I started to use a three-fingers-under/corner of the mouth anchor to reduce the string walking crawl sizes relative to a split finger, under chin anchor. Using the corner of the mouth anchor and string walking, my crawls decreased ~75% in size. My precision using the corner of the mouth anchor has also improved noticeably over my under chin anchor (and the bow sounded much happier when loosing).

My question really is about back tension. When using the three-fingers-under/corner of the mouth anchor, all of a sudden I can easily feel the barrel of the gun through my upper back relative to the chin/nose anchor. My draw length increased a full inch using the corner of the mouth anchor, so I am guessing this is the cause of the new positive upper back sensation.

I am thinking that if I could get this sensation with my Olympic bow/chin/nose anchor, this would be a very good thing. How can I make this happen?

* * *

There are quite a few changes going on in both of these anchoring positions. One you do not mention is draw arm position. When using a “high” anchor, corner of the mouth or higher, your draw arm position is different. (Stand up, assume the position of your low, under chin, anchor and then switch to the high anchor position and note the different positions of your draw arm at full draw.) The whole purpose of the low anchor is to be able to shoot longer distances. Back when everyone “shot off of the point” the line of sight across the arrow point and the point of aim (POA) fixed the arrow point in space somewhat. To get more distance it was necessary to lower the back end of the arrow, hence the lower anchor position for longer shots. This draw arm position affects the use of muscles in your back.

Shooting long distances also results in upper body tilt, which changes eye angle and lots of other things that affect “feel.”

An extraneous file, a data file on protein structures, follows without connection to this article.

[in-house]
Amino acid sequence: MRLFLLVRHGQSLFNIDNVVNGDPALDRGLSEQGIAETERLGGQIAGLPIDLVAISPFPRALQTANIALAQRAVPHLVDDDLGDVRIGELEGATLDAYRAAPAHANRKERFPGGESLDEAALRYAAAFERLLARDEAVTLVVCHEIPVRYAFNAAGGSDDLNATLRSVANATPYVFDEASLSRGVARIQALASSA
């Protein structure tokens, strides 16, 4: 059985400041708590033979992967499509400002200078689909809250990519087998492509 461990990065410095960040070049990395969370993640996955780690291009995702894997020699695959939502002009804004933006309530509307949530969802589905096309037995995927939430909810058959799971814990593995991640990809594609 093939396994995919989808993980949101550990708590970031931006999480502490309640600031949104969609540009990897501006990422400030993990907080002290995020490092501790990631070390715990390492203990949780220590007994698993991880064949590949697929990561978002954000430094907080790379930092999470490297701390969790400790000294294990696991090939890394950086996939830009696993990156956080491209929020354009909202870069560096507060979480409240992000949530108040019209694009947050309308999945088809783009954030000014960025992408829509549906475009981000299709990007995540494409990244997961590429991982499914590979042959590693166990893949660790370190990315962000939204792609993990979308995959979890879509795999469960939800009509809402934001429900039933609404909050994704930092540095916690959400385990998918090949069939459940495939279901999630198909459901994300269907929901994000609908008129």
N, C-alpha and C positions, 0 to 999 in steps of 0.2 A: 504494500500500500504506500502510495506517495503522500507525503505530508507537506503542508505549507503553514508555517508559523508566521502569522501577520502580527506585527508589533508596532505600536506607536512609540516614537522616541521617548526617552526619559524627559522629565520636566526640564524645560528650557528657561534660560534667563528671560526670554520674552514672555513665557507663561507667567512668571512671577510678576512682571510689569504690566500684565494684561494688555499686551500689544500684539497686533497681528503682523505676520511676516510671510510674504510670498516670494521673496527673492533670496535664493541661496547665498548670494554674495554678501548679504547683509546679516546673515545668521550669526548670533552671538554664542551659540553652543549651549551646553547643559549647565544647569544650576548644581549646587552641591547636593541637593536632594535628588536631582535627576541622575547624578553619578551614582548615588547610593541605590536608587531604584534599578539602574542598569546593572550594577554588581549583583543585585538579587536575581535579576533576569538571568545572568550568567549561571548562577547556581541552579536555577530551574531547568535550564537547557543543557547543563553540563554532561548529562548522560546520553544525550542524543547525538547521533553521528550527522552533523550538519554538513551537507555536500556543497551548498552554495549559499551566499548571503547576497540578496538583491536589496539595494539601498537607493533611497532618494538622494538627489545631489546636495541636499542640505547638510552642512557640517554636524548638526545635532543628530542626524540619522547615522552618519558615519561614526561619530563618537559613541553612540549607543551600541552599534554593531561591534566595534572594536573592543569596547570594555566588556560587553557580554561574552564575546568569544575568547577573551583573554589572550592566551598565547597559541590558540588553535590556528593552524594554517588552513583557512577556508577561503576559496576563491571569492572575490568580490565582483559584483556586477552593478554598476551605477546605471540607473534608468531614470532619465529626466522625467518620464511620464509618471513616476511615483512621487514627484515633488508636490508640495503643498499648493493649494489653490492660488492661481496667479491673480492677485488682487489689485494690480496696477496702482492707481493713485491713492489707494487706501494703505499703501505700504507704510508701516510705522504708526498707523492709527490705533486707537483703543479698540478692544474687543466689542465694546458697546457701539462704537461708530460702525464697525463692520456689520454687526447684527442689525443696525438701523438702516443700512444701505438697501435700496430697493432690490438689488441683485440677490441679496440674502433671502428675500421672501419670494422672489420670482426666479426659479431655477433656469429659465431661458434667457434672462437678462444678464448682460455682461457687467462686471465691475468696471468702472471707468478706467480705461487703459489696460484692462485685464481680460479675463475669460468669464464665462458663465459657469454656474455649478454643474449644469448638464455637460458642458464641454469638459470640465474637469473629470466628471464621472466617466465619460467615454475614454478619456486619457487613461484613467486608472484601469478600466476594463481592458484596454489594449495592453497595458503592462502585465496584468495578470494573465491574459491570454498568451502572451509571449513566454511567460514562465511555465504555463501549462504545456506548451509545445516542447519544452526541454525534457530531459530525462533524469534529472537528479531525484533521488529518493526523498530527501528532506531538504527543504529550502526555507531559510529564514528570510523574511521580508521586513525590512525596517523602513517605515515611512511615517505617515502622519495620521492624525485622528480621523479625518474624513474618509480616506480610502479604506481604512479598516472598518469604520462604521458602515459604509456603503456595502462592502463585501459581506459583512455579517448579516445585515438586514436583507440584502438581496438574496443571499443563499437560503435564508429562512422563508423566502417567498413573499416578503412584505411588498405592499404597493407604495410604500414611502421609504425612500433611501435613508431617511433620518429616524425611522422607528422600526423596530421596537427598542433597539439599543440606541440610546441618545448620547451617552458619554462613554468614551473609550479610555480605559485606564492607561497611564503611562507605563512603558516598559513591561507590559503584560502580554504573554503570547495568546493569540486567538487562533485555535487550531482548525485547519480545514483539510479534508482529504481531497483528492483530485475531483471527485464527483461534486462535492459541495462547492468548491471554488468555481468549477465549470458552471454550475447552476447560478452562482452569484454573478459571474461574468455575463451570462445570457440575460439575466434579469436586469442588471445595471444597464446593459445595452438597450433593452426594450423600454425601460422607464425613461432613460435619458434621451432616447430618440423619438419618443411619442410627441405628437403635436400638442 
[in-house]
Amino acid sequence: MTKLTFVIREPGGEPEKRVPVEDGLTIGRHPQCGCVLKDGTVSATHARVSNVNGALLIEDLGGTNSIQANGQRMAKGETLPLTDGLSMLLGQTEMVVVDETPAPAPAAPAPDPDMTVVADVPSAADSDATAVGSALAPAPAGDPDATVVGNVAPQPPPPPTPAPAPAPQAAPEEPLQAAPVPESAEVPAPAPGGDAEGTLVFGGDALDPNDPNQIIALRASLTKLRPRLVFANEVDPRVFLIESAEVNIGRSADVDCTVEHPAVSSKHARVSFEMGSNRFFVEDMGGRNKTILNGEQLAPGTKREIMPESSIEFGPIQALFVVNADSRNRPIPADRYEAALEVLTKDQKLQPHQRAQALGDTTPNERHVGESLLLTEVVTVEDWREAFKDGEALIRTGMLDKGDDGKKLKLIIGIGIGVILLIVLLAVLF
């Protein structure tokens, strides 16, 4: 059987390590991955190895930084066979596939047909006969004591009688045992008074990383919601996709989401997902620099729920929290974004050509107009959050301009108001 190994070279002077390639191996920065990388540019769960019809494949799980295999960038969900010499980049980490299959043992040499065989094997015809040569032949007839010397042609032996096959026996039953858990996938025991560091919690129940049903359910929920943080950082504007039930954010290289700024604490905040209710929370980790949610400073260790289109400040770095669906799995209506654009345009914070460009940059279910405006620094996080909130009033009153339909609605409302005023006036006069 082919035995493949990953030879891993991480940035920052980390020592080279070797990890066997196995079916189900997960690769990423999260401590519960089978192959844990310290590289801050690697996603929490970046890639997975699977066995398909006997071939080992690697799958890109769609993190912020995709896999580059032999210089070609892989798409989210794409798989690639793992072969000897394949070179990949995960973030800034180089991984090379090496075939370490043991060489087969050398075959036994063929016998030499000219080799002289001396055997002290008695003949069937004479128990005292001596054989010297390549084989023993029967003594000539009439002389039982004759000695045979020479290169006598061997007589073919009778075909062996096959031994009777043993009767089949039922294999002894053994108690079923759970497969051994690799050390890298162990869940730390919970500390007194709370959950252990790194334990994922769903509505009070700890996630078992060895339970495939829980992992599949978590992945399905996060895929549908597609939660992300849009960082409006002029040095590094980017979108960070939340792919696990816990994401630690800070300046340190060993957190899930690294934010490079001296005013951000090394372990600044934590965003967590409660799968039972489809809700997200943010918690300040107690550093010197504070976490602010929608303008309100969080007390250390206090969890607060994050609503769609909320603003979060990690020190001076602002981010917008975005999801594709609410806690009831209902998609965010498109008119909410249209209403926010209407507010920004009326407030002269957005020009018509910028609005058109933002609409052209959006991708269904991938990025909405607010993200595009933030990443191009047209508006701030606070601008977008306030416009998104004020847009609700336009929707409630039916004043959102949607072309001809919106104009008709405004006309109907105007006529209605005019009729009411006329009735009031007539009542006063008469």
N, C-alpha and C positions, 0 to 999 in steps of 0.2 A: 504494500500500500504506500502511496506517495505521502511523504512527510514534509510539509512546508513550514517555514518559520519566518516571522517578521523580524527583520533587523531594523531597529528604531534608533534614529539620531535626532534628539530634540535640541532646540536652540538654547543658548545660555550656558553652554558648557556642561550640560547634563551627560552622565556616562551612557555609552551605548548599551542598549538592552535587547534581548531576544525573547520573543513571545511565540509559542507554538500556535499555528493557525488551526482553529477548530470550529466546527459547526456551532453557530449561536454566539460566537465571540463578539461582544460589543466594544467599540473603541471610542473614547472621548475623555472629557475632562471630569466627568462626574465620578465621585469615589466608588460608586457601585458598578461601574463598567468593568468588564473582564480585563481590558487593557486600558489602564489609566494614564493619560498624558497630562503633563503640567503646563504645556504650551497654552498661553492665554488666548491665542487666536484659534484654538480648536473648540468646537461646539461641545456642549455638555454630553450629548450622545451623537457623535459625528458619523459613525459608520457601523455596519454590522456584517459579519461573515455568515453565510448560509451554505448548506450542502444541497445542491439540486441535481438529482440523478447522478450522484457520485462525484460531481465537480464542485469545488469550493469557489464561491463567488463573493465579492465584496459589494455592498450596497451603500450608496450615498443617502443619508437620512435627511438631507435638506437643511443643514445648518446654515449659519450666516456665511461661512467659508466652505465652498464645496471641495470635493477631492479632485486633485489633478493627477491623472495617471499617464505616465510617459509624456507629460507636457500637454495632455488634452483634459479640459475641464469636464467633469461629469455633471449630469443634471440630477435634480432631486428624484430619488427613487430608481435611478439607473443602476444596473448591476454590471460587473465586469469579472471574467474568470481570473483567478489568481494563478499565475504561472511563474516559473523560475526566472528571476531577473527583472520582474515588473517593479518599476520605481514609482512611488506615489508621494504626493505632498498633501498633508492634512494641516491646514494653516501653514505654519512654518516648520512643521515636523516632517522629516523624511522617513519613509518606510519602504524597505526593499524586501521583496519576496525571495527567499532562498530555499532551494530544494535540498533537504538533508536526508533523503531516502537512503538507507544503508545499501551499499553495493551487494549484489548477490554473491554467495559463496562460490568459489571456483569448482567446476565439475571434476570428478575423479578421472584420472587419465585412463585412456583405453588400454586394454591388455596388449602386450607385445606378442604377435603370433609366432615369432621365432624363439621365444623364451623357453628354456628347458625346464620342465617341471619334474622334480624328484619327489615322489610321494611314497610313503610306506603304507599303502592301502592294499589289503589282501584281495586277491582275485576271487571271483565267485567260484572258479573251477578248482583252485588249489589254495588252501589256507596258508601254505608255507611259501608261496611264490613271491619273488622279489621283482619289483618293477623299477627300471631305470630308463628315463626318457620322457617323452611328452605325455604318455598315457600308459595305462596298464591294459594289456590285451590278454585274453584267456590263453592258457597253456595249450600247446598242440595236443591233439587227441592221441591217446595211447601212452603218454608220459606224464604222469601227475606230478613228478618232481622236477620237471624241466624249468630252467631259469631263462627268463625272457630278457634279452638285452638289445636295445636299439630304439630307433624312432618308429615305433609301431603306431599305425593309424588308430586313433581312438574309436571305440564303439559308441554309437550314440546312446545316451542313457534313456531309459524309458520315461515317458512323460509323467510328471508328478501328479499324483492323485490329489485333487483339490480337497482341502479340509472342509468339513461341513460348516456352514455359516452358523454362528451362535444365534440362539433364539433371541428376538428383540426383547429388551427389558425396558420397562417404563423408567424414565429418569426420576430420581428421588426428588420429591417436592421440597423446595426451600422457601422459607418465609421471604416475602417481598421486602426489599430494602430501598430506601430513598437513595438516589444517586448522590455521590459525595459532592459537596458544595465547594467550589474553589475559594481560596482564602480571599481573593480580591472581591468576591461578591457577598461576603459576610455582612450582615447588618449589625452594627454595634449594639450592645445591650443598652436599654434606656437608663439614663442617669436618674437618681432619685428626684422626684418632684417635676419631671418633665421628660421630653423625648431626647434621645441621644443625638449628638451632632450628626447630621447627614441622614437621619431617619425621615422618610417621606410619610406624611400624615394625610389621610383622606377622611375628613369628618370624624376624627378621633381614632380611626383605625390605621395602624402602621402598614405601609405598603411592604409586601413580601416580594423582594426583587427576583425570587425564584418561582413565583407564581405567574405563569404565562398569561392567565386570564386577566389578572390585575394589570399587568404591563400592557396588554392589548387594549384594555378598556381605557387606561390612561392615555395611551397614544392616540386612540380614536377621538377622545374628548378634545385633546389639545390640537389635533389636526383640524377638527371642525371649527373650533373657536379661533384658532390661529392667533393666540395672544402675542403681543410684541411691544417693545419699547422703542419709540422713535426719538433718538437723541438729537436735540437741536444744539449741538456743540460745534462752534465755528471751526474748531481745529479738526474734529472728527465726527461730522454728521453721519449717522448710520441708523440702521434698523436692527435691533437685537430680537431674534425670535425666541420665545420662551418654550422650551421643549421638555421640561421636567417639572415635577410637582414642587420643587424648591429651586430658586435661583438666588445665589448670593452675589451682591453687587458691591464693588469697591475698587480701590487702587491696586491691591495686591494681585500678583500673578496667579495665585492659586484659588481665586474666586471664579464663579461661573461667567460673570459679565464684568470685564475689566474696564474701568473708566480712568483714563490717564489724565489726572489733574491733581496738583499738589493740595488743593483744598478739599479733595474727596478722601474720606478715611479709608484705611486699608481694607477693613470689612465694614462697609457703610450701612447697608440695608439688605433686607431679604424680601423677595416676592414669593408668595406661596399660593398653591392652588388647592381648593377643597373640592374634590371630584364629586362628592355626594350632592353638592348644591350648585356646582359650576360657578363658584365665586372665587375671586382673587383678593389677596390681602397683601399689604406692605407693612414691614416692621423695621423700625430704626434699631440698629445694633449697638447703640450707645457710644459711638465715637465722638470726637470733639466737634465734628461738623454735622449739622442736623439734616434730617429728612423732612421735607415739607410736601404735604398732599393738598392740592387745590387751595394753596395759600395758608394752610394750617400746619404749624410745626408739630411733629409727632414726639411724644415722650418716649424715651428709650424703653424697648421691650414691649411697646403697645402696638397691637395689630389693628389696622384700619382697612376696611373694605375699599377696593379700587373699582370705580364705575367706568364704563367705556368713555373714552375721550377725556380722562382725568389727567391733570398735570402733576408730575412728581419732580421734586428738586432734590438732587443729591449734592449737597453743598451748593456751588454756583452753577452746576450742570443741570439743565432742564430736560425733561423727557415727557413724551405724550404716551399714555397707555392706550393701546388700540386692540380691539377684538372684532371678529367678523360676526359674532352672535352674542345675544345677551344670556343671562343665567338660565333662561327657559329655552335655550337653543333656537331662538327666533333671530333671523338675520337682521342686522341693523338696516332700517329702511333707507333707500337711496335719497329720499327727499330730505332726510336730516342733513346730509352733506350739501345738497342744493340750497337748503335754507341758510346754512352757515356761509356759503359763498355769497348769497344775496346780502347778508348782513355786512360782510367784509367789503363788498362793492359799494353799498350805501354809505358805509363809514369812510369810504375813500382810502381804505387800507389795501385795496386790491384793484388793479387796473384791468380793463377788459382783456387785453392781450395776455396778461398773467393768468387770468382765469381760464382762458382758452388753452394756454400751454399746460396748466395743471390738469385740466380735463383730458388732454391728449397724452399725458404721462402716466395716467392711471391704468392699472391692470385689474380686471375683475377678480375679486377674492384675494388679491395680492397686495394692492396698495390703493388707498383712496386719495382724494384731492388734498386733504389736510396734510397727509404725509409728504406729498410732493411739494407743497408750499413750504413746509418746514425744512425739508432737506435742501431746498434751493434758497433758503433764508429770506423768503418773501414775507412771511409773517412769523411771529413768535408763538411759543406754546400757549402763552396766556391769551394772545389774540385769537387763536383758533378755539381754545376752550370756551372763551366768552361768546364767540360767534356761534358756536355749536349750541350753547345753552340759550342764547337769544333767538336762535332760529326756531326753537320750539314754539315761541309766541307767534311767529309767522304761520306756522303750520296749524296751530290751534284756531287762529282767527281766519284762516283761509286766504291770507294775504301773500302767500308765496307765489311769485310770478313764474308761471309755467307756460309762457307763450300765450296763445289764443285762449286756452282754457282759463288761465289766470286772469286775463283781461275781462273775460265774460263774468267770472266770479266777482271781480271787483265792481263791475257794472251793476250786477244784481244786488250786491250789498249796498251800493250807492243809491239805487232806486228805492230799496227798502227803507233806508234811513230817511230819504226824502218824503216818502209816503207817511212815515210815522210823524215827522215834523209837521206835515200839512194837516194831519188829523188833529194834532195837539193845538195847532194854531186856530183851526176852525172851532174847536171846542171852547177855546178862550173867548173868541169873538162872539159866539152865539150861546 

Another point you do not mention is head tilt. In order to get a workable low anchor, I must tilt my head up slightly. If I use the same head position as I have with my high anchor for my low anchor shooting, my string fingers, positioned under my jaw line are on a surface sloping down, so when the shot is loosed, the top finger slides along the jaw line … downward which creates resistance and drag. By tilting your chin up slightly the path the string follows as the string flicks them out of the way is cleared.

Such are the sources of different feelings (along with the ones you mention).

My impression is that the high anchor encourages involvement of the muscles somewhat higher in your back, which when bunched up due to contraction are easier to feel. The low anchor involves muscles lower in your back which I suspect are somewhat harder to feel. (When archery coaches talk about using muscles lower in your back, they are referring to muscles lower … in your upper back.) So, I suspect that the difference in “feel” is real and you basically do not want to have the same feeling of back tension in both because that would mean you were using the same muscles when your arm angle was different.

If shooting Barebow as you describe (which I love) is relatively new to you, then the sensations in your back are relatively new and hence more noticeable. With time they might fade to the same level of feeling as in your high anchor shooting. Also, in many shooting techniques, surrogates for back tension are employed. For example, many of the Koreans focus on the feeling of the position of their draw elbow instead of the feeling in their backs. To some extent this is because the feeling of tension in the back diminishes due to humdrum regularity.